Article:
Spring Semester (16 credit hours)

BMS 620* Human Physiology

BMS 621* Human Development

BMS 611* Human Immunity

BMS 626* Biomolecular Engineering (Savannah only)

BMS 624 Research Methods

BMS 625 Introduction to Research I

Summer Semester (12 credit hours)

BMS 630 Introduction to Research II

BMS 631 Scientific Analysis

*Students will choose one of these courses based on their particular research interests; MSBMS Program students completing their thesis research on the MUSM Savannah campus will take BMS 626.

Year 2

Fall Semester (16 credit hours)

BMS 710 Independent Research I

BMS 711 Research Seminar I

Spring Semester (16 credit hours)

BMS 720 Independent Research II

BMS 721 Thesis Preparation

 

Course Descriptions

 BMS 610. Biochemistry and Molecular Genetics (5 credit hours)

 The goal for the instruction in biochemistry and molecular genetics is for students to understand the chemical and biomolecular composition of the human body, the importance of buffering and solute concentrations in physiological function, the metabolic processes that provide energy to sustain tissue viability, the structure and dynamics of genetic material, the regulation of gene expression, and the principles of genetic inheritance. The learning goal will be achieved by students through problem solving in the classroom, discussion of medical cases and research literature, and laboratory experiments that illustrate principles in biochemistry and genetics.

BMS 611. Human Immunity (5 credit hours)

 The goal for the instruction in the human immune system is for students to understand the development and organization of the human immune system, the genetic and molecular mechanisms of immunity, the role of inflammation in immunity, the initiation and detection of immune responses, and the use of vaccines to support human immunity. The learning goal will be achieved by students through problem solving in the classroom, discussion of medical cases and research literature, and laboratory experiments that illustrate principles in immunology.

 BMS 612. Molecular Cell Biology (5 credit hours)

 The goal for the instruction in molecular cellular biology is for students to understand the fundamental structure of human cells, the function of intracellular organelles, the dynamics of organelles in different cell types, the cellular interactions within tissues to support tissue function, and the biomolecular interactions required for cellular function. This learning goal will be achieved by students through problem solving in the classroom, discussion of medical cases and research literature, and laboratory experiments that illustrate principles in cellular and molecular biology.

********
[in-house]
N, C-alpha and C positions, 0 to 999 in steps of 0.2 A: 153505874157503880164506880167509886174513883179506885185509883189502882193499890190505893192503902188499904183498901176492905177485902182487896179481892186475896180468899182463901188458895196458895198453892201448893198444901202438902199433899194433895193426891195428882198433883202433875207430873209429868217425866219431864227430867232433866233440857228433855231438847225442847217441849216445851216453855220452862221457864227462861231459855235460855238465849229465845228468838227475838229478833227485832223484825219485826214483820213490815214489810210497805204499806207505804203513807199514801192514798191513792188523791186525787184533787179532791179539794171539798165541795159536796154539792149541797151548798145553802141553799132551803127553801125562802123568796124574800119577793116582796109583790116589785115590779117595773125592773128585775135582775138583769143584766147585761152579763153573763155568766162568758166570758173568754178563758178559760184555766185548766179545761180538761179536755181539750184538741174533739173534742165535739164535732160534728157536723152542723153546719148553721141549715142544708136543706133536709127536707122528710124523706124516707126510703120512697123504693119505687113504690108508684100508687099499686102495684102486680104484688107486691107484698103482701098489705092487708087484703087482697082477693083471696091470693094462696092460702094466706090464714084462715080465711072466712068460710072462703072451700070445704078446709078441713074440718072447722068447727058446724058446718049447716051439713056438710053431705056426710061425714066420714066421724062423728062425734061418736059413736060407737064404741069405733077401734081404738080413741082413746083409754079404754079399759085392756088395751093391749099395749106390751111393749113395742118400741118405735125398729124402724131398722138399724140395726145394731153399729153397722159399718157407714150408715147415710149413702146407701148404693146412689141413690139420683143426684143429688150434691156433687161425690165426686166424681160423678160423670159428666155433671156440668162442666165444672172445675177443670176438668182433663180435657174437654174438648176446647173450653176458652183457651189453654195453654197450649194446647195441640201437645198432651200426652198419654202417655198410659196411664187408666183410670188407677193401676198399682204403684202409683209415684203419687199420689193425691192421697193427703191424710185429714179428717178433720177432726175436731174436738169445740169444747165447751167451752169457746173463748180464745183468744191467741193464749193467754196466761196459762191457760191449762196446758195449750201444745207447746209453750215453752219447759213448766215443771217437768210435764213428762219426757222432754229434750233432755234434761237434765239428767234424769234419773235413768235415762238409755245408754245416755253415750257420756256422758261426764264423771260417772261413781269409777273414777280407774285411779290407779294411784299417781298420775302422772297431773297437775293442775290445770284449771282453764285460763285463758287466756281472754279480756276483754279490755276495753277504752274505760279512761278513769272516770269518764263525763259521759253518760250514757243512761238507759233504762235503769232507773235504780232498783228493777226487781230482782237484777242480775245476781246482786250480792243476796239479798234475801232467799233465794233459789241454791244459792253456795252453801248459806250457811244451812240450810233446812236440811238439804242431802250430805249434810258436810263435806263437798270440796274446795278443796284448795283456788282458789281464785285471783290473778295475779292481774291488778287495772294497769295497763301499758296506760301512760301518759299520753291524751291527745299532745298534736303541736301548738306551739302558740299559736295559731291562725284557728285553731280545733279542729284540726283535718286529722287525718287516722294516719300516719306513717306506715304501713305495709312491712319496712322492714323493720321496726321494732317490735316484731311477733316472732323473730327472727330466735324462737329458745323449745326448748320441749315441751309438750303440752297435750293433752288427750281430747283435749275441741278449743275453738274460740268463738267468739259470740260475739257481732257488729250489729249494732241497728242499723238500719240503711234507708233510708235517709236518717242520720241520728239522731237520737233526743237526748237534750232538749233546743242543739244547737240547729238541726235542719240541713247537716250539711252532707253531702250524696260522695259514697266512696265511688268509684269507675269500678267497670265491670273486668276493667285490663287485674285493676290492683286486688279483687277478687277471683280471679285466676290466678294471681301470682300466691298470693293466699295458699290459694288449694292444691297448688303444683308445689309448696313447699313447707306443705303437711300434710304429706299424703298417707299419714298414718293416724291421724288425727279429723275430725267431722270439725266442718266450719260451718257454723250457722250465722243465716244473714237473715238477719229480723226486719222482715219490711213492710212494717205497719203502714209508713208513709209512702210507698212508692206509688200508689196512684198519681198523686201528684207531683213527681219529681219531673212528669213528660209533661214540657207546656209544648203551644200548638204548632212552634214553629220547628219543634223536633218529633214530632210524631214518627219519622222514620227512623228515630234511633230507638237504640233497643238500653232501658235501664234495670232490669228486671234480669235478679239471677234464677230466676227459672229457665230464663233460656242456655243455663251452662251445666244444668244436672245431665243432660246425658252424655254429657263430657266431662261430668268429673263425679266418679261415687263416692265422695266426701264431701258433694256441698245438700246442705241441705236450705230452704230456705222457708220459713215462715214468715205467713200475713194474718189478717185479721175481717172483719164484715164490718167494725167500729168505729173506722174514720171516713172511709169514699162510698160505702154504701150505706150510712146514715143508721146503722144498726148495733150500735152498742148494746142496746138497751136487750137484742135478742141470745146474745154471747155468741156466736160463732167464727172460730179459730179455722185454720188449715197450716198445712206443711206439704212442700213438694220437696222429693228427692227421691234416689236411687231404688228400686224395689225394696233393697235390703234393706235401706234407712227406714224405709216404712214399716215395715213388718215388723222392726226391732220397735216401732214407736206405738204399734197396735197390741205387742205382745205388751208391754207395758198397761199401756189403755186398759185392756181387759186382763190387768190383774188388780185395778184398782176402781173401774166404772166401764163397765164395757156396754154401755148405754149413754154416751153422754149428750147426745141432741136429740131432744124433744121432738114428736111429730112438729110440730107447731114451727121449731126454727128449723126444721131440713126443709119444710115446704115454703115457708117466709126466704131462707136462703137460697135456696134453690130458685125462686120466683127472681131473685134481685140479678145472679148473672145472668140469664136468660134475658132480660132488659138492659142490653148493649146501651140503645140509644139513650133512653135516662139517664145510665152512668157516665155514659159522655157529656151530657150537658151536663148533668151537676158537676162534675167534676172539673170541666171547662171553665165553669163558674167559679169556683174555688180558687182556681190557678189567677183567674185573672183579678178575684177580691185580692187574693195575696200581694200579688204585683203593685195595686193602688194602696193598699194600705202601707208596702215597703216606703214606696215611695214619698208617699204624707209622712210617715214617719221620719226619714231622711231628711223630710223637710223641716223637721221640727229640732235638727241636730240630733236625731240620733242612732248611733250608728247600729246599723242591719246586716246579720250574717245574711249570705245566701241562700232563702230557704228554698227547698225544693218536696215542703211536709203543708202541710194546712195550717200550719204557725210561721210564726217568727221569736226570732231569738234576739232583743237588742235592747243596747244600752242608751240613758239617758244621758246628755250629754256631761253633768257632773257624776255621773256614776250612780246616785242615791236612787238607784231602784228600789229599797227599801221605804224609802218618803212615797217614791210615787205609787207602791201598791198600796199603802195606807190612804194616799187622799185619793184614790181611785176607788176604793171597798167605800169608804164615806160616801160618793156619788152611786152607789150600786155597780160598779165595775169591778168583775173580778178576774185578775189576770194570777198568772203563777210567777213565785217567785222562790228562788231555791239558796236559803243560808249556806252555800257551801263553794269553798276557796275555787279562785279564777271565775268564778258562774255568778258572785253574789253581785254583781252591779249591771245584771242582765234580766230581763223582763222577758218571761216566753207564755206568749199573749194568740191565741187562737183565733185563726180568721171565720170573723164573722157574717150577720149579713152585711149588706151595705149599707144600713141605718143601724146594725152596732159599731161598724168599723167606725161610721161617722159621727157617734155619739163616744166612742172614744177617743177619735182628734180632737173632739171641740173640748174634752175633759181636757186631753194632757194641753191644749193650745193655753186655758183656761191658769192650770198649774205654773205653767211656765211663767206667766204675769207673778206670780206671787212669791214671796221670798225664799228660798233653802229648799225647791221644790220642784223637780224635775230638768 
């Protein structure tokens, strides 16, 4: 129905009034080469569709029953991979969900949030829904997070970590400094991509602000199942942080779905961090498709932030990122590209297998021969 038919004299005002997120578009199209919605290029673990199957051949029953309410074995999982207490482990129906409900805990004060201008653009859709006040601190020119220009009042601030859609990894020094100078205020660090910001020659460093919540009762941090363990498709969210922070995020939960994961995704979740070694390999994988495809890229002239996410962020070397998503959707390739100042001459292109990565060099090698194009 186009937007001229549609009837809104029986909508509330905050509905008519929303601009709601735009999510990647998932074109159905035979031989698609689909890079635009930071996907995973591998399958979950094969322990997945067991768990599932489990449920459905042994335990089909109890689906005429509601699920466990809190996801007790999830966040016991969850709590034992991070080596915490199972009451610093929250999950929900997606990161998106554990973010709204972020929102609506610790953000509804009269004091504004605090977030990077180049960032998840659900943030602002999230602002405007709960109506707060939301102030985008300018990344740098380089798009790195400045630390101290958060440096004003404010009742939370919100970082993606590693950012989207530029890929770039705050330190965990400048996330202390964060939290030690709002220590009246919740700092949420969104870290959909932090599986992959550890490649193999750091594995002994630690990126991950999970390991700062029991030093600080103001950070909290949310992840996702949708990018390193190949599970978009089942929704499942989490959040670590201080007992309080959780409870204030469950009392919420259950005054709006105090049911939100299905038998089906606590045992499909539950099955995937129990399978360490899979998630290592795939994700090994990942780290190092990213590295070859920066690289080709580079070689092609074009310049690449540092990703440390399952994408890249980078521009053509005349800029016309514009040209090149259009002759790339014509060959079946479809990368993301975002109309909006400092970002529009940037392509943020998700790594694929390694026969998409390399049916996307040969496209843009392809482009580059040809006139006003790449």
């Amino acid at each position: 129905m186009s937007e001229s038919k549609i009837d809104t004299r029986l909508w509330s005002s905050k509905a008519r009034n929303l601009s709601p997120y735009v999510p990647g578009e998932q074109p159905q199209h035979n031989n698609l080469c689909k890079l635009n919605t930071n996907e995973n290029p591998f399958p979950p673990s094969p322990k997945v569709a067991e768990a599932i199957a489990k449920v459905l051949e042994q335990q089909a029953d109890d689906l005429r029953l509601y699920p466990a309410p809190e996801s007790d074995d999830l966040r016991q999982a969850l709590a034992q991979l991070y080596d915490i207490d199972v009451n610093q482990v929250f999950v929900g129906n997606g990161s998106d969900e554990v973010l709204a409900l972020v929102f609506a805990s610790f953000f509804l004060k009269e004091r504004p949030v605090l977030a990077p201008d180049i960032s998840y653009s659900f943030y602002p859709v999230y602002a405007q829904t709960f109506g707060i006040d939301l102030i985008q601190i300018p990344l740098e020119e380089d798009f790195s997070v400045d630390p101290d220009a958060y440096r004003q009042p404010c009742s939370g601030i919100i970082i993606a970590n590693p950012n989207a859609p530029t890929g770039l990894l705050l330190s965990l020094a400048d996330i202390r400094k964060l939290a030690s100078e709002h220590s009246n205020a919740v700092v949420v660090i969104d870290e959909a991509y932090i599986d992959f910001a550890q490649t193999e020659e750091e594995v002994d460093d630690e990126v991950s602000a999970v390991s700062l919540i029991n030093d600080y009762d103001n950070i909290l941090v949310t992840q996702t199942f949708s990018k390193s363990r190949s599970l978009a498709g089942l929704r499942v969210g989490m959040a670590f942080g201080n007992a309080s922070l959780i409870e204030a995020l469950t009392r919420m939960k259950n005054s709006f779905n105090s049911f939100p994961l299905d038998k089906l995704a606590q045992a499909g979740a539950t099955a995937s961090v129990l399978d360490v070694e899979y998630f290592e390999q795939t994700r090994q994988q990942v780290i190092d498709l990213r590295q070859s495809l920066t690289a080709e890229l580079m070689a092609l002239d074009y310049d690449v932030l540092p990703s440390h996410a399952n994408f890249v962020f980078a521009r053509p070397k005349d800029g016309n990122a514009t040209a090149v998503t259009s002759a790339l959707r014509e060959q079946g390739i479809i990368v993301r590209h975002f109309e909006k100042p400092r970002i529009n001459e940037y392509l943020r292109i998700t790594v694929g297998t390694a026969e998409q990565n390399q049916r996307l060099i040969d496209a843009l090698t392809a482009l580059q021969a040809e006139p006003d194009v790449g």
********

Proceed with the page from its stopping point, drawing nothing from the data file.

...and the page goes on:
BMS 620. Human Physiology (5 credit hours)

The goal for the instruction in human physiology is for students to develop an understanding of the function of the human body, building upon their prior knowledge of human biology, physics, chemistry and mathematics. This course deals with body fluid compartments 86 and body systems organization and function, including the nervous, muscular, cardiovascular, respiratory, urinary, digestive, and endocrine systems. Students will examine the concepts of homeostasis and regulatory mechanisms as they are applied in the various body functions. The learning goal will be achieved through a combination of interactive lectures, group discussions, problem-solving exercises, and medical case-based activities. (Prerequisites – BMS 610, 611, and 612)

BMS 621. Human Development (5 credit hours)

The goal for the instruction in human development is for students to understand the process of human development, the determinants of embryonic development, the differentiation and organization of cells into functional tissues and organs, the maternal contribution to embryonic and fetal development, the environmental and physiological risks to human development, and the basic functional anatomy of the human body. This learning goal will be achieved by students through classroom discussion, interaction with animated programs depicting developmental processes, histological analysis of human tissues, and interaction with animated programs and with plastinated models of human anatomy. (Prerequisites – BMS 610 and 612)

BMS 622. Microbial Pathogenesis (5 credit hours)